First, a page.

The following non-governmental organizations also took the floor: Human Rights Watch, Human Rights House Foundation, International Federation for Human Rights Leagues, United Nations Watch and Amnesty International.
At 4 p.m., the Council will hold an interactive dialogue with the Special Rapporteur on the human rights situation in Eritrea
The Council has before it the Report of the Special Rapporteur on the situation of human rights in Belarus (A/HRC/35/40).
The Council has before it a Corrigendum to the Report of the Special Rapporteur on the situation of human rights in Belarus (A/HRC/35/40/Corr.1).
Presentation of Report by the Special Rapporteur on the Situation of Human Rights in Belarus
MIKLOS HARASZTI, Special Rapporteur on the situation of human rights in Belarus, outlined that in his report, he had to account for the severe nationwide crackdown on peaceful protesters in February-March of this year, which revealed the cyclical nature of the oppression of human rights in Belarus. Peaceful demonstrations emerged against an ill-devised social measure called the parasitism law, which would have taxed all persons unemployed for at least half a year. As a response, more than 1,000 individuals were arbitrarily arrested and held in custody. Many of them were sentenced to incarceration in administrative courts against all evidence of their peacefulness. Political opponents and human rights activists were apprehended without any given reason in a planned, so-called pre-emptive manner. As of today, a dozen of those arrested were accused of having plotted against the State. There were credible allegations of recourse to torture in order to coerce them into confessing to the politically motivated accusations. This procedure raised the danger of a new round of political detainees after Belarus released its last political prisoners on the eve of the presidential election of 2015.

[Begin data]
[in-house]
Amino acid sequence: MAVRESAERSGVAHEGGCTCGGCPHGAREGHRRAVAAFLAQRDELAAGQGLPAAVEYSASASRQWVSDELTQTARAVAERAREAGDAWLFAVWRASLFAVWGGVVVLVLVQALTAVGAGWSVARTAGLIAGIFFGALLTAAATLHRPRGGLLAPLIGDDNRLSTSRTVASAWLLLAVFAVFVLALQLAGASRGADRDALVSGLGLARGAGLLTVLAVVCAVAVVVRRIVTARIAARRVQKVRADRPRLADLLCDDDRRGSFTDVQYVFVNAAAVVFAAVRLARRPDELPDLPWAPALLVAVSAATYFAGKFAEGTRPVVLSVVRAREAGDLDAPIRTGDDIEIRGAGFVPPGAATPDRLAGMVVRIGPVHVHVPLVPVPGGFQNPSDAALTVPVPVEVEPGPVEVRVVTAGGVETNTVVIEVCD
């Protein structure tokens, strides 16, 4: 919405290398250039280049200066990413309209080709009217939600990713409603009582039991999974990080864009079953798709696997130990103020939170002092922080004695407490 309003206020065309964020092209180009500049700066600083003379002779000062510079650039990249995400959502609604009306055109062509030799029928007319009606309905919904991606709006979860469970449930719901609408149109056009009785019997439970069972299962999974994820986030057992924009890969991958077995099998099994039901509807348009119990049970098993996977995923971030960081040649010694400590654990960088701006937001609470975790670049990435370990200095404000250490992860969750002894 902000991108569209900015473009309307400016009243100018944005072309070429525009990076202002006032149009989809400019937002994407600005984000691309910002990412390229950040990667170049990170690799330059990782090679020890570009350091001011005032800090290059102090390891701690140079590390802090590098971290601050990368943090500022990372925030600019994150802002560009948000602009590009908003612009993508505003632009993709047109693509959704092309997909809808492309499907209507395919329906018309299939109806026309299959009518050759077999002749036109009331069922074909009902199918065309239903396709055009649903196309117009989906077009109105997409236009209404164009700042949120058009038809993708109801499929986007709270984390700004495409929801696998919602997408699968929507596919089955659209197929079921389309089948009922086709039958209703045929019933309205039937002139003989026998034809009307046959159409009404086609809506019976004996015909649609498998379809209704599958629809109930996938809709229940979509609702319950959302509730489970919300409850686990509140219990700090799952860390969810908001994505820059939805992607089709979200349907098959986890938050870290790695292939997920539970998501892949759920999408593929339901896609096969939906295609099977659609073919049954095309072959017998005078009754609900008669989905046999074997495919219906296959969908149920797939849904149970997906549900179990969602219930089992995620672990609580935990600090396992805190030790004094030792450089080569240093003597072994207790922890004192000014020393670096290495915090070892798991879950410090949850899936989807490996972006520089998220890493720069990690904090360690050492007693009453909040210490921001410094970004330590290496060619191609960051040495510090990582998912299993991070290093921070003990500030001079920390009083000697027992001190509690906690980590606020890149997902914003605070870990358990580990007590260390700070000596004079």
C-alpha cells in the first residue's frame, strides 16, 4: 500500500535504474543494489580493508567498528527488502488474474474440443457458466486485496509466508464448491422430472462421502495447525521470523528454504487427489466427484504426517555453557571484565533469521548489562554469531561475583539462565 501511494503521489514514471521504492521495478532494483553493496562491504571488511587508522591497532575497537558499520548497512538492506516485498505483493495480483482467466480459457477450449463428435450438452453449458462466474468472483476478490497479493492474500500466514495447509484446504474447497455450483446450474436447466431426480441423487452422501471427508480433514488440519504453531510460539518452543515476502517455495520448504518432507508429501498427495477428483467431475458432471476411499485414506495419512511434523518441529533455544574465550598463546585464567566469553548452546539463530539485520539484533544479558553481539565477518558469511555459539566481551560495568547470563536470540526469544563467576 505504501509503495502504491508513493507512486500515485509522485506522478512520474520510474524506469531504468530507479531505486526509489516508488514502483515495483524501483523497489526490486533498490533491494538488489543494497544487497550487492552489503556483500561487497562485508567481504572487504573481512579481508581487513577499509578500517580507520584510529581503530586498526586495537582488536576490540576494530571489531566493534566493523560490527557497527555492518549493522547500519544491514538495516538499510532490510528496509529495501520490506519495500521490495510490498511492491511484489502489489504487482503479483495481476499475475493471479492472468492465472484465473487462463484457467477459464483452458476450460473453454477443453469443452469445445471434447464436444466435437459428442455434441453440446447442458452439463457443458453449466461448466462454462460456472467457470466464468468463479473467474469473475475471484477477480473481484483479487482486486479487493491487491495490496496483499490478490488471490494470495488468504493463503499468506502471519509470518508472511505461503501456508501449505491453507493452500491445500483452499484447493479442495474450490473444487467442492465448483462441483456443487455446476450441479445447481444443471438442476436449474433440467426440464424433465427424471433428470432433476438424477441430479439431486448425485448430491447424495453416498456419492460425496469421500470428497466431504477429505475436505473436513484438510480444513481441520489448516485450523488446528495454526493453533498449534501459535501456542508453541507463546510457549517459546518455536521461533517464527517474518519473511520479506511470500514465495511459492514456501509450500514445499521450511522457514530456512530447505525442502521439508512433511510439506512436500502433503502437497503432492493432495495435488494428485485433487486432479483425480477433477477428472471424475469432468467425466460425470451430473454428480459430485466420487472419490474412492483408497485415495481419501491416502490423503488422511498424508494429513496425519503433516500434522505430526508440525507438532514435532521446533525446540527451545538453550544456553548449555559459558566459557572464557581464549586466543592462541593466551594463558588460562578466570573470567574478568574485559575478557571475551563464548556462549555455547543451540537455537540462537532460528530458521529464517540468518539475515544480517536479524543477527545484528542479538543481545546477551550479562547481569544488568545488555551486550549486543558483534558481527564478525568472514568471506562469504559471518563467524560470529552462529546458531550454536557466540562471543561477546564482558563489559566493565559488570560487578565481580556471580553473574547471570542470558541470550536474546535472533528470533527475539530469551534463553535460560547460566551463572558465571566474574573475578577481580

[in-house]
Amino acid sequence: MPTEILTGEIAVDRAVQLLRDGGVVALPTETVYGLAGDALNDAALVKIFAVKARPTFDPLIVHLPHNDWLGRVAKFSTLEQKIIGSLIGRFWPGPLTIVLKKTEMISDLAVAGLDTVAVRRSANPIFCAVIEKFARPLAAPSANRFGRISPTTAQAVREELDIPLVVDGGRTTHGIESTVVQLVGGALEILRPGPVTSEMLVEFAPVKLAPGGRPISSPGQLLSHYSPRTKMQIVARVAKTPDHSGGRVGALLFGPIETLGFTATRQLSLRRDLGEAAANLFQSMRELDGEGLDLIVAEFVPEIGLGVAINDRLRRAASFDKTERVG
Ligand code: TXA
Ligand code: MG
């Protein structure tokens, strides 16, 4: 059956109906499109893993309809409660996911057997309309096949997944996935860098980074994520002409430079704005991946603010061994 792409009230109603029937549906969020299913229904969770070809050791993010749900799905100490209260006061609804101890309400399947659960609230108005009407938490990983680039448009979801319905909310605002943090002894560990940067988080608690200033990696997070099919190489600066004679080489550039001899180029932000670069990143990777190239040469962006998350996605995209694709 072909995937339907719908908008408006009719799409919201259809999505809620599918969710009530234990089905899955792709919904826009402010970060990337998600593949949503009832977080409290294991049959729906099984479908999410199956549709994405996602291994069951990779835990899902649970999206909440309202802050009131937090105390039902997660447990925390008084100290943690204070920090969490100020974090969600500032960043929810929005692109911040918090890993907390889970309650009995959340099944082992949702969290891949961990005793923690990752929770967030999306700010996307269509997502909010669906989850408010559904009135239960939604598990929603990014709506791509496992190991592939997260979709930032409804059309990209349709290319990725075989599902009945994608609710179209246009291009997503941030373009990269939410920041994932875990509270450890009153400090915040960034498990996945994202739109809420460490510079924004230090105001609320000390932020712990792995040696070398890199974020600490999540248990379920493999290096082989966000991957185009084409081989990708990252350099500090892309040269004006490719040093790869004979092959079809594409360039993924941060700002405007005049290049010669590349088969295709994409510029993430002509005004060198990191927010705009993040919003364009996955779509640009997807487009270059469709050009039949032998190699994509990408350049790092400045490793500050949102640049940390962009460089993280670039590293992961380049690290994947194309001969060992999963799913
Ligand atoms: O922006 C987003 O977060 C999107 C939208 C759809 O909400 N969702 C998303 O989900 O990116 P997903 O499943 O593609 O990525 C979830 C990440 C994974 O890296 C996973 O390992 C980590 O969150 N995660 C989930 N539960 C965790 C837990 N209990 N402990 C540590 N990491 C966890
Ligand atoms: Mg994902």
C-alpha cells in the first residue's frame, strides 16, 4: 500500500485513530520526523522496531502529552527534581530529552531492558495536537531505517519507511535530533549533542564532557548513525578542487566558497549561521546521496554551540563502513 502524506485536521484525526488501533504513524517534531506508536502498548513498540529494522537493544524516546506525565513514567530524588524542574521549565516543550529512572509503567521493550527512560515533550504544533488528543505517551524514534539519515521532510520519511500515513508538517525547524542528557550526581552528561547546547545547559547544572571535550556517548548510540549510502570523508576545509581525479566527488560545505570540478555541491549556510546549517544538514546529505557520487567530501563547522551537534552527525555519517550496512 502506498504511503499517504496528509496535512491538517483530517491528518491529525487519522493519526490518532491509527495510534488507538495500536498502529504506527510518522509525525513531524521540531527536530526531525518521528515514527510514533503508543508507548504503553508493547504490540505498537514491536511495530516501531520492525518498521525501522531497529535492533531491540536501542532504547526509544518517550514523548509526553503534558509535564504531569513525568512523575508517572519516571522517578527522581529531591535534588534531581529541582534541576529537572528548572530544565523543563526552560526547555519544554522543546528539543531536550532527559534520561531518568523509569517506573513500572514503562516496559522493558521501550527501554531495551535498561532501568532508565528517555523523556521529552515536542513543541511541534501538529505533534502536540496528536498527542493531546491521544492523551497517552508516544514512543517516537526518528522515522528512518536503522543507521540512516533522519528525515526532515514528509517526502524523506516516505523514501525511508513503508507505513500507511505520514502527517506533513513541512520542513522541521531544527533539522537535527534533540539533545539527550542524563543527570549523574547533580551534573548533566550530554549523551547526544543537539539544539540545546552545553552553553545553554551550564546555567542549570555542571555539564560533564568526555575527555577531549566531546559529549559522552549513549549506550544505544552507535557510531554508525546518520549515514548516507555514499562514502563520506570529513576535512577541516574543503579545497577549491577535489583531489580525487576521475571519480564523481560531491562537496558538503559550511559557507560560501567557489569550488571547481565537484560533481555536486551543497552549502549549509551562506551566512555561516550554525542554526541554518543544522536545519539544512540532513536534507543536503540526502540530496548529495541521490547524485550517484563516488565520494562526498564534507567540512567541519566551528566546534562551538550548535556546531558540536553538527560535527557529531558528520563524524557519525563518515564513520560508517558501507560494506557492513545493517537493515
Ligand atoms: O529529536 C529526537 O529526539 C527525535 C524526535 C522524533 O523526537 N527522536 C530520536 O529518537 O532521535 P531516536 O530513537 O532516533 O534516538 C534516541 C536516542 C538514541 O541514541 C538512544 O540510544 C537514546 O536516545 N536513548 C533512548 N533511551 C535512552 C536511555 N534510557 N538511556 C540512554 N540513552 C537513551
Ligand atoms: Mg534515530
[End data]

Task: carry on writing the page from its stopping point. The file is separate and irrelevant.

The March events displayed a periodically returning element in the authorities’ handling of civic and political human rights. They demonstrated that in Belarus, short periods of reticence to use harsh laws were followed by heavy violations of basic freedoms. Even in “peaceful” periods, these laws continued to make any public use of civic rights a crime.
There were a few positive developments on human rights in Belarus since June last year marked by the allowance for two members of the opposition to enter Parliament and the ratification of the Convention on the Rights of Persons with Disabilities in November 2016. However, the Penal Code still criminalized any public activity not pre-authorized by officials. Belarus was still to establish a national human rights institution and remained the only country in Europe which did not host a private media with nation-wide coverage. Another proof of Belarus’ cyclical approach to human rights was the application of the death penalty which made it the last country in Europe to apply capital punishment.
Statement by the Concerned Country